ROYAL Blackburn Hospital has seen a decline in its A&E performance from last year, with a doctors’ union describing the situation as very sad.

Performance dropped by two per cent between April and September this year compared to the same time last year.

Last year, 74 per cent of patients were seen within four hours of being in A&E compared to 72 per cent this year.

The government target is 95 per cent.

The situation is compounded by a number of unfilled roles at East Lancashire Hospitals Trust.

In March 2018, the most recent period for which data is available, there were vacancies equivalent to 140 full time jobs, compared with 72 in April 2017.

Of those, 94 were nurses, 16 were other medical staff and 30 admin roles.

David Wrigley, Lancashire’s rep on the British Medical Association, called for the NHS to be properly funded and staffed.

He said: “This is a common scenario every year with waiting times and staff morale at a real low due to government underfunding.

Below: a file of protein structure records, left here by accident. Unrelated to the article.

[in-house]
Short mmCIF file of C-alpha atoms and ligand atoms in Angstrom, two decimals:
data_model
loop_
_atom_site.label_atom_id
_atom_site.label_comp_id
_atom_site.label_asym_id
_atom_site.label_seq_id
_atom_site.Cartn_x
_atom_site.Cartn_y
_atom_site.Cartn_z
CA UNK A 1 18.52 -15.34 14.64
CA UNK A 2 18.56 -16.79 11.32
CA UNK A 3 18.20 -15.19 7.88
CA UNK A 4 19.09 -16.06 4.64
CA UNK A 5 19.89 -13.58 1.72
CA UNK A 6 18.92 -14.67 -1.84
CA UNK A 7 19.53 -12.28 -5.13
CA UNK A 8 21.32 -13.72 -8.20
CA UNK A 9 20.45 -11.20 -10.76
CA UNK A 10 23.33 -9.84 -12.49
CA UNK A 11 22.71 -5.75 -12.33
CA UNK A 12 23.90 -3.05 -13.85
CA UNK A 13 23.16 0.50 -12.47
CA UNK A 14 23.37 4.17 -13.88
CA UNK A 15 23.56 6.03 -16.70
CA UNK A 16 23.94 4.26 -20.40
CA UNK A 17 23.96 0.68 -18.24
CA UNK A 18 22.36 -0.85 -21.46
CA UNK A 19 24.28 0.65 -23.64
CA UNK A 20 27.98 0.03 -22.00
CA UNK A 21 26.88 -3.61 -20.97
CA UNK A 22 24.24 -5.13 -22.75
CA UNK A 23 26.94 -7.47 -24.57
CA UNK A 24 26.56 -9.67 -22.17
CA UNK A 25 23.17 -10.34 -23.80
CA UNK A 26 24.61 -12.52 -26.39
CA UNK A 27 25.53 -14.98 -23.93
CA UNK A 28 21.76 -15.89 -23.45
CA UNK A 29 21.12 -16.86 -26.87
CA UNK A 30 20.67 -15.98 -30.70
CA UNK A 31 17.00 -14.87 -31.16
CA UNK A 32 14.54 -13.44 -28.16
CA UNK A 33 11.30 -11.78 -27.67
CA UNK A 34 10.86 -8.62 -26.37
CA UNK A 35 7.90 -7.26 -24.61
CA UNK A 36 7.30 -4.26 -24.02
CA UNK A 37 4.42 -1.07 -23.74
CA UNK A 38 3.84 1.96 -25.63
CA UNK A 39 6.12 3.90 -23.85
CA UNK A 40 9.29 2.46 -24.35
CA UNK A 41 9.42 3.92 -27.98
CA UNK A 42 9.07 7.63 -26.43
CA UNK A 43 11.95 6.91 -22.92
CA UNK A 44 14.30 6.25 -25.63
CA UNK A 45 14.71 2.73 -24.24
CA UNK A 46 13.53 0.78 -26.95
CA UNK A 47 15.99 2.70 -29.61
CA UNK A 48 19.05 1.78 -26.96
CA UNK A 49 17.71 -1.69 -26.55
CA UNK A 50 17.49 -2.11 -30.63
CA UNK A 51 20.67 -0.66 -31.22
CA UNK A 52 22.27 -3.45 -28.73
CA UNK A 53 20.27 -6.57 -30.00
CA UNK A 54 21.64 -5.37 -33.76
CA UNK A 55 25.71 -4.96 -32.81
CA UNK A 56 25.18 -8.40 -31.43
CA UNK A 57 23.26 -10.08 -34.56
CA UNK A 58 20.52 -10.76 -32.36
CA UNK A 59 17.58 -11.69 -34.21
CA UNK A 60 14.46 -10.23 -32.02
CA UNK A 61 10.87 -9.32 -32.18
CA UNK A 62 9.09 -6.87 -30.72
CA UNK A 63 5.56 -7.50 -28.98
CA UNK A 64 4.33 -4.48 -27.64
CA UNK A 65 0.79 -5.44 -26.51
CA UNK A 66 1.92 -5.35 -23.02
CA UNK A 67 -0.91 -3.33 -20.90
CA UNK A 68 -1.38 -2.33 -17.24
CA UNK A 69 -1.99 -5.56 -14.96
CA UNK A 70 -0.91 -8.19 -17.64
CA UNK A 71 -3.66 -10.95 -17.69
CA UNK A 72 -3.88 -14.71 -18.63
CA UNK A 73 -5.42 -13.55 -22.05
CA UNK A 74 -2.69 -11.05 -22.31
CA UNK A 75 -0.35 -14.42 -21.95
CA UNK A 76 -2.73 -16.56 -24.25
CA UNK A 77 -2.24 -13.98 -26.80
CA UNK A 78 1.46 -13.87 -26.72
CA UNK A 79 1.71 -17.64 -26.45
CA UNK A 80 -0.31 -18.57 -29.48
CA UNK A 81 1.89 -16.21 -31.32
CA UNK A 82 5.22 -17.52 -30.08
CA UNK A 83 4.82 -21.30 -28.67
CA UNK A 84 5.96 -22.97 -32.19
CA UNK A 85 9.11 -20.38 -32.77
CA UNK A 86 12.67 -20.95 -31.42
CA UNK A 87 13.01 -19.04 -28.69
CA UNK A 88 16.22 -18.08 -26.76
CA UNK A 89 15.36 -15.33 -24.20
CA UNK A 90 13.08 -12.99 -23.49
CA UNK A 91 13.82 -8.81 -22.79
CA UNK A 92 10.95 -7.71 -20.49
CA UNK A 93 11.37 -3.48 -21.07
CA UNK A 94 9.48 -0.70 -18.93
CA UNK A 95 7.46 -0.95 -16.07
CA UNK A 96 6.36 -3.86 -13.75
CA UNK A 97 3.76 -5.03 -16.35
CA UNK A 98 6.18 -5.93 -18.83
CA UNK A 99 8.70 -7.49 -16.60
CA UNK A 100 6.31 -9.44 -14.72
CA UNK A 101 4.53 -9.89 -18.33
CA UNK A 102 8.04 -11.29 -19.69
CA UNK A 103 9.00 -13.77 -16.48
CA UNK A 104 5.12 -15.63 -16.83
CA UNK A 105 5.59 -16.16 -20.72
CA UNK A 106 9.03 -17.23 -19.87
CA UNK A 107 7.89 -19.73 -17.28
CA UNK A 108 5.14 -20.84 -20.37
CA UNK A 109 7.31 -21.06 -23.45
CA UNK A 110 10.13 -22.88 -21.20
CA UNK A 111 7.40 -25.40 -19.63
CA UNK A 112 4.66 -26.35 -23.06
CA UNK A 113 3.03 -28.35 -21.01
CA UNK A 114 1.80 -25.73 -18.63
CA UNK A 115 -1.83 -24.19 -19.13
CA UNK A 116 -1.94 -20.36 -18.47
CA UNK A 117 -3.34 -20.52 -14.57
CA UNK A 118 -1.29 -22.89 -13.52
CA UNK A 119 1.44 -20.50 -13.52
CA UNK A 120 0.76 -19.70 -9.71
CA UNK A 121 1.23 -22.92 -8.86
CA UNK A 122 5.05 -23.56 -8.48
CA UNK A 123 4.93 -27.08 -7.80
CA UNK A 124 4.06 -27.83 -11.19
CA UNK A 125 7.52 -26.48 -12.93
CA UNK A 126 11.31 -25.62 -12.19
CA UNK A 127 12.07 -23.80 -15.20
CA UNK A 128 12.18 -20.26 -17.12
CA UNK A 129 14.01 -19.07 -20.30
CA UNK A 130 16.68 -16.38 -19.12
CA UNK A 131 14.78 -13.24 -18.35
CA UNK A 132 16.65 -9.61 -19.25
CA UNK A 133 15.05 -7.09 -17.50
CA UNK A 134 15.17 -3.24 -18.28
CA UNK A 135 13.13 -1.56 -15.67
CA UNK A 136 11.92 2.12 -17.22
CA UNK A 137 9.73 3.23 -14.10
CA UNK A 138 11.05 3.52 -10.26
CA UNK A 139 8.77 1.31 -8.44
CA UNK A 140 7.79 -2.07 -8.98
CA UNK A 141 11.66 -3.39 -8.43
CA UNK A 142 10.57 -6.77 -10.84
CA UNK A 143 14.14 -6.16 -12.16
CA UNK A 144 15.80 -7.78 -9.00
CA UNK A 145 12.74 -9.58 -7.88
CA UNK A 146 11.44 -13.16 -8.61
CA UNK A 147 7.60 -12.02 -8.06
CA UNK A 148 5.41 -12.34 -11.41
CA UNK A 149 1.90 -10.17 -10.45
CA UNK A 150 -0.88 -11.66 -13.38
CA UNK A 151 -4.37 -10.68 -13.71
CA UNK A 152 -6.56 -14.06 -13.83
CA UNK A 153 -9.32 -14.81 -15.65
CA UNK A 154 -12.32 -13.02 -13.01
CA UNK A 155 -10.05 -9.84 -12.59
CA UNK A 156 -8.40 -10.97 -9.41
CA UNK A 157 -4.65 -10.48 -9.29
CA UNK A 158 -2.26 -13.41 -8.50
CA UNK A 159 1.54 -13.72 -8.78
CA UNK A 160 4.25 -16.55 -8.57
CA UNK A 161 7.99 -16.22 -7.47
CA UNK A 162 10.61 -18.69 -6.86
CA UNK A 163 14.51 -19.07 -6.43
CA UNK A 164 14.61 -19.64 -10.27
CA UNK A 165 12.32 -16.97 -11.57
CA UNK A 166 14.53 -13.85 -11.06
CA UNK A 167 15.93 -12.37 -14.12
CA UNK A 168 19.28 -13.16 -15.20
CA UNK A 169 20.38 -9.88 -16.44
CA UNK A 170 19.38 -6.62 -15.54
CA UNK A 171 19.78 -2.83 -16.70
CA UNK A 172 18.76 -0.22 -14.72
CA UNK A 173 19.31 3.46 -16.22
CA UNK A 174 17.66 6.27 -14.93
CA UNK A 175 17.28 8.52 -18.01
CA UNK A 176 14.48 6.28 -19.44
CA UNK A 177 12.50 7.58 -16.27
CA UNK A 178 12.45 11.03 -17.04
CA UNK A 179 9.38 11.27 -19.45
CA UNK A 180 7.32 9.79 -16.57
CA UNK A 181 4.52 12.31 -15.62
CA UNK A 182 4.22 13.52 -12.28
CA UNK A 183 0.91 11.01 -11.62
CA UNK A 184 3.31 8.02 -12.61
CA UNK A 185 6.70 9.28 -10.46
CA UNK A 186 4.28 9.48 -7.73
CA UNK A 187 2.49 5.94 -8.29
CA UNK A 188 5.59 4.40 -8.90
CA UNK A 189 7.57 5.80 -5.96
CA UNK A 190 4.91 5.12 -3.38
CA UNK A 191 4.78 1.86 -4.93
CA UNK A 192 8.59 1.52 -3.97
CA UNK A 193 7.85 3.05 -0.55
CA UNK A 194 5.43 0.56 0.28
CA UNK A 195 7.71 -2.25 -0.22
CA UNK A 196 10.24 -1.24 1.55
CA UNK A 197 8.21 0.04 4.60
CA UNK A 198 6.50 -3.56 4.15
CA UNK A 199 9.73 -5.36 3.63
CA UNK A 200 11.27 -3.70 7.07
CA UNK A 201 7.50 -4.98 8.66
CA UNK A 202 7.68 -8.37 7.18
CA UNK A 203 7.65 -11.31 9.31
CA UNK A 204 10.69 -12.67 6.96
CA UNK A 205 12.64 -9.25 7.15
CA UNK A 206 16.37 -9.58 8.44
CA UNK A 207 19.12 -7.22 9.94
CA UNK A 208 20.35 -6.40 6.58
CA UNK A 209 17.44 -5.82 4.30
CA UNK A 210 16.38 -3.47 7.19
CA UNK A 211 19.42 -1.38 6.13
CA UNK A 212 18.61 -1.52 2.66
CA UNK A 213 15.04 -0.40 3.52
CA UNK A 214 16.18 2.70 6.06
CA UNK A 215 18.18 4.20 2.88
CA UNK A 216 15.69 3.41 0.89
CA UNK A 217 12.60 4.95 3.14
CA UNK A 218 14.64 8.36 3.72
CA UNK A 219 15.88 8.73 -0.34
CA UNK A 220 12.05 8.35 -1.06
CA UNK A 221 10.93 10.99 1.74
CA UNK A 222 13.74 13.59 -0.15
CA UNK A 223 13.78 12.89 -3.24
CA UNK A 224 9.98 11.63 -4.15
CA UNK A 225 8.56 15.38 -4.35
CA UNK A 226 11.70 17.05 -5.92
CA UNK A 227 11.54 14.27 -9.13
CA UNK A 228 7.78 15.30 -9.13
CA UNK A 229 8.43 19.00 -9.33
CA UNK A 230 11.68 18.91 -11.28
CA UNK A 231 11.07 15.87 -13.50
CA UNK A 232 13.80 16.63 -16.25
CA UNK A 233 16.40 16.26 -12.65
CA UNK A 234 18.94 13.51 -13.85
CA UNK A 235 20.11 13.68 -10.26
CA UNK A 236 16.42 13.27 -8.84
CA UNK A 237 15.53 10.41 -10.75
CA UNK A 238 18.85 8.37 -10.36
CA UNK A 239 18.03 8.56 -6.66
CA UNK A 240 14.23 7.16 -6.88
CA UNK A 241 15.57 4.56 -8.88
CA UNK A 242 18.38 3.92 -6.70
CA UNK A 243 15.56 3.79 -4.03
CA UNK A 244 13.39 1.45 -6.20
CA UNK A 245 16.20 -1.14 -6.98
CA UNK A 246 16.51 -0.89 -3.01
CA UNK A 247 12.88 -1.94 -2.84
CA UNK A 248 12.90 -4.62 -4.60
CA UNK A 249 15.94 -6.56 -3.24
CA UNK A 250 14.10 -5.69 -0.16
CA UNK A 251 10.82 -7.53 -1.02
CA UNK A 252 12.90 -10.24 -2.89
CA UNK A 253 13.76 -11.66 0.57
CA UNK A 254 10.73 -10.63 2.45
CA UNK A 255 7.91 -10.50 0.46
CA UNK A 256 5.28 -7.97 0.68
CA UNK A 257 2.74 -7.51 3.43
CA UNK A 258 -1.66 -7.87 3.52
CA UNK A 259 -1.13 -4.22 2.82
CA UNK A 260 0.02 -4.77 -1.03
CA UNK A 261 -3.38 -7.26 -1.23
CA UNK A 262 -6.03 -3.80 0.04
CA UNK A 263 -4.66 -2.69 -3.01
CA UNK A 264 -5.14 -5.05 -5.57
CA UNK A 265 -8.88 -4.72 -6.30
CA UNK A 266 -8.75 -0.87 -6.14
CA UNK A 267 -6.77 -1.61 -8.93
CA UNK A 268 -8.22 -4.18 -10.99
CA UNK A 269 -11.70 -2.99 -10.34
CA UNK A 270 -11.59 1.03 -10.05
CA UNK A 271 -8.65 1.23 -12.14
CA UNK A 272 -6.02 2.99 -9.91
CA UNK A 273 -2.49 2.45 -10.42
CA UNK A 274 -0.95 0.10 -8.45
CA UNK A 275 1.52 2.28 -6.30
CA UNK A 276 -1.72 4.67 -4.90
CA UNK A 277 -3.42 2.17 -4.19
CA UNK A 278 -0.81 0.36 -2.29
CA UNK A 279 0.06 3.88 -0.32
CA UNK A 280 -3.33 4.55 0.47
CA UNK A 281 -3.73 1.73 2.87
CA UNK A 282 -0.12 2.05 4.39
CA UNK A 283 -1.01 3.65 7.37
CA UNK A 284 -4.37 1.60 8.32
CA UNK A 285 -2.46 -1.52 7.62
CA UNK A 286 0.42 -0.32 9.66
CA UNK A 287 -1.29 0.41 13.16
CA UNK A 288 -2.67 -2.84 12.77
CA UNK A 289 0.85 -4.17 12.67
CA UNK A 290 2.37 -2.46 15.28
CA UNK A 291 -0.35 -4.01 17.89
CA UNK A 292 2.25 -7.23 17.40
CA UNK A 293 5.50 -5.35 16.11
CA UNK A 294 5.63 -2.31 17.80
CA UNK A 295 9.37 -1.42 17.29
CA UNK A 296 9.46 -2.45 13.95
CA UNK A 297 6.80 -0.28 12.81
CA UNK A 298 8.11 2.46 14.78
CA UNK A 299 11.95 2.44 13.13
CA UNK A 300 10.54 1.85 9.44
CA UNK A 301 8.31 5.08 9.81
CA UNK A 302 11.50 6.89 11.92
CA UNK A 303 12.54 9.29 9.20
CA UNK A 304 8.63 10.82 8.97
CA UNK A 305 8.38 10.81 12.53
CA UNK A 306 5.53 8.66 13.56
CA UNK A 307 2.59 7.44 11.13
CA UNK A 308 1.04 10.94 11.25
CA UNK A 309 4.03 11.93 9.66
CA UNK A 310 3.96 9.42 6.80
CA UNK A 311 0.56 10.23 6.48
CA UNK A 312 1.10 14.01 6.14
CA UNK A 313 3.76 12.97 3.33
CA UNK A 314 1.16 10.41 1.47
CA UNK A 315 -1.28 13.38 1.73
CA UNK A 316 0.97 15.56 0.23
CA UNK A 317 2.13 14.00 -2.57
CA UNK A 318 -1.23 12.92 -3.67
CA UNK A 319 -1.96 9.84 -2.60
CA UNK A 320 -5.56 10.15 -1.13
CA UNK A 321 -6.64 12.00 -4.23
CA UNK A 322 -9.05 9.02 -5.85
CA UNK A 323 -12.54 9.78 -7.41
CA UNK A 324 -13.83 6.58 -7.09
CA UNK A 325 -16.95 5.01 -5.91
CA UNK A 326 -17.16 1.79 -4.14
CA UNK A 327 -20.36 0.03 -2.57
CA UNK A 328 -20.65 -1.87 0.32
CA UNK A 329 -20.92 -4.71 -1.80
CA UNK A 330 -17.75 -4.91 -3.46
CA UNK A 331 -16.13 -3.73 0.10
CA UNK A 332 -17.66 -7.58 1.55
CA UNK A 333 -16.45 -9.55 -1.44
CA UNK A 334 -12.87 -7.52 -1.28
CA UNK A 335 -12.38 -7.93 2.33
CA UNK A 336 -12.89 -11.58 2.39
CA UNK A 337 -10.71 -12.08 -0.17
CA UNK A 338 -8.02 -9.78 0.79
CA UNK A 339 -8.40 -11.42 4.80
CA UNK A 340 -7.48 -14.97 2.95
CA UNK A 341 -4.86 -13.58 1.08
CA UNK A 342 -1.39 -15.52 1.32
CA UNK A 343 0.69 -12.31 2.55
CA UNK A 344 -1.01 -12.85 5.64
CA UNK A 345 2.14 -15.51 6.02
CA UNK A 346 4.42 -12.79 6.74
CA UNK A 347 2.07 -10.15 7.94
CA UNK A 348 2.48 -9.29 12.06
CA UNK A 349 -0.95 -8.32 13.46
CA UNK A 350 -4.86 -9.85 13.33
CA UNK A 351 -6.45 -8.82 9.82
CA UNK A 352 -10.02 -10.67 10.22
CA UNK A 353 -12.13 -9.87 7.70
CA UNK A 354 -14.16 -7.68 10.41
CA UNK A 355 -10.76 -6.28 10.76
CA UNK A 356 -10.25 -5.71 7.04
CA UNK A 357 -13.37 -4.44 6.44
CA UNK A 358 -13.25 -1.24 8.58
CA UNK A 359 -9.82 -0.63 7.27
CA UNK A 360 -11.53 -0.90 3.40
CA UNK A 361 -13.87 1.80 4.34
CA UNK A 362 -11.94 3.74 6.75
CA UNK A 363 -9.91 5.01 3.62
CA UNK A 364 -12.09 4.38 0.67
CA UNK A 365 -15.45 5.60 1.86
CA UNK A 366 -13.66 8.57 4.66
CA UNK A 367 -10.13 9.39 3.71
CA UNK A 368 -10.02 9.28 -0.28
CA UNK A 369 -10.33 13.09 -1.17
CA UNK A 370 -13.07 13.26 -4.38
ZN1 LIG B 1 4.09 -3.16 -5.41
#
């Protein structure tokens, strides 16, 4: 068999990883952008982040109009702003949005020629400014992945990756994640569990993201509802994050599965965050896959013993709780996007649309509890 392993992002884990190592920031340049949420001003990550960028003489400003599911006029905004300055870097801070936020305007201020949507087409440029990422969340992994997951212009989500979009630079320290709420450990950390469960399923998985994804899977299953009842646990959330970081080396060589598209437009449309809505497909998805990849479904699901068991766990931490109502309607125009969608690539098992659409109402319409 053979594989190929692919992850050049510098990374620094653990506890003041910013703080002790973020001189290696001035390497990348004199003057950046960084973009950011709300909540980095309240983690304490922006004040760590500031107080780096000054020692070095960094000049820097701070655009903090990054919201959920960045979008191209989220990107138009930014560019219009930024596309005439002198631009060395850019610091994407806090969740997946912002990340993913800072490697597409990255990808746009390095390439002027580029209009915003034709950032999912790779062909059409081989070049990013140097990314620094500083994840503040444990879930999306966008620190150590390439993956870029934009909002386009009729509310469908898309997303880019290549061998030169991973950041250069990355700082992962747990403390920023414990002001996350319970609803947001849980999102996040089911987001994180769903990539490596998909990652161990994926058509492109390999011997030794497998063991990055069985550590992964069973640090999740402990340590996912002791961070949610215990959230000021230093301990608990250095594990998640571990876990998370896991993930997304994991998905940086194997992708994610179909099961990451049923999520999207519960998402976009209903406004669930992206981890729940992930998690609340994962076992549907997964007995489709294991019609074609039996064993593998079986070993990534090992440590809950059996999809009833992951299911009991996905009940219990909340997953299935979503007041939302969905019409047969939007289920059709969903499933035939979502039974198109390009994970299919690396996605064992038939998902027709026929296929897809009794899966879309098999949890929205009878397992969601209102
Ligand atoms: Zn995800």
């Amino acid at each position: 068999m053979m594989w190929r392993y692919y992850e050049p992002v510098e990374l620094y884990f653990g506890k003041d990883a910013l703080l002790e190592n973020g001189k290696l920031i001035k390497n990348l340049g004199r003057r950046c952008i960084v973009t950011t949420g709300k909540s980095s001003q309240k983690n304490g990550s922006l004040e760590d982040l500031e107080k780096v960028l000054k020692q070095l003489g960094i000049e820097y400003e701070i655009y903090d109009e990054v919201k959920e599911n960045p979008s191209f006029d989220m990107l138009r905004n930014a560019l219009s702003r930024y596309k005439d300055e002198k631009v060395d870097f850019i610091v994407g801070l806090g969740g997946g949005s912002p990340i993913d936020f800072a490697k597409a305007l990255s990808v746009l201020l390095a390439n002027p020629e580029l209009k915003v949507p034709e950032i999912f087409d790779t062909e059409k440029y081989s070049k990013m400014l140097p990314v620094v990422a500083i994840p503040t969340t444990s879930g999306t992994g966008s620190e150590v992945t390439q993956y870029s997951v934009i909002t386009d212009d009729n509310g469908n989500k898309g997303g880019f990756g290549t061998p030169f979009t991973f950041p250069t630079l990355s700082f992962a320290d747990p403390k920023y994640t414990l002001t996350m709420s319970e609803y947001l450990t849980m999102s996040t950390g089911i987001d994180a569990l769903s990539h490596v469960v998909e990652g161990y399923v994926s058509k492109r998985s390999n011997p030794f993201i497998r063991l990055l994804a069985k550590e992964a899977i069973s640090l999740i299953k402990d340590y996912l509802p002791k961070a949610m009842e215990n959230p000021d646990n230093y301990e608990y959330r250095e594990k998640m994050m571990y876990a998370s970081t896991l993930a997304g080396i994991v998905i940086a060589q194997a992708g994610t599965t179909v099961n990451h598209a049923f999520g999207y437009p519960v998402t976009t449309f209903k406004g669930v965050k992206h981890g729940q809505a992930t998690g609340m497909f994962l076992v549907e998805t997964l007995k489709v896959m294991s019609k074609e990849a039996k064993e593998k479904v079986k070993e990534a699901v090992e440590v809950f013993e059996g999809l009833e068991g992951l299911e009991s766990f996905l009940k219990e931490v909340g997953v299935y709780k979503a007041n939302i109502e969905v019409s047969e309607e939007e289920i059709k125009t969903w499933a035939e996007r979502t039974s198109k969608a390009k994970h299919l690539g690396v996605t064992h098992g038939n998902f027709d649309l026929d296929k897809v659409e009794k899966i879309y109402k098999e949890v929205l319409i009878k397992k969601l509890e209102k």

“It’s a vicious cycle and puts more pressure on the A&E.

“The situation is very sad and we need a properly funded NHS and more staff.”

But Tony McDonald, deputy director of operations at the trust, said its performance against the national A&E standard has recently been as high as 85 per cent.

He said: “Each winter there are extra pressures on the NHS, and each year we prepare thoroughly to manage during busy periods.

“Despite a national shortage, East Lancashire Hospitals continues to successfully recruit new staff for our A&E and urgent care centres.”

He said the opening of a new respiratory assessment unit last year and a new Ambulatory Emergency Care Unit last month, were examples of how the trust has prepared for winter pressures.

A spokesman for the department of health and social care said: “We recognise winter can be challenging, but as the report itself notes, the NHS will benefit from a second year of better, enhanced, national level winter planning, as well as £420 million to redevelop A&Es, improve emergency care and help get patients home quicker.

“The most recent performance statistics show that despite an increase in demand, hardworking and dedicated staff ensured that nearly 2,000 more patients a day were seen within four hours in September compared to the same month in 2017.”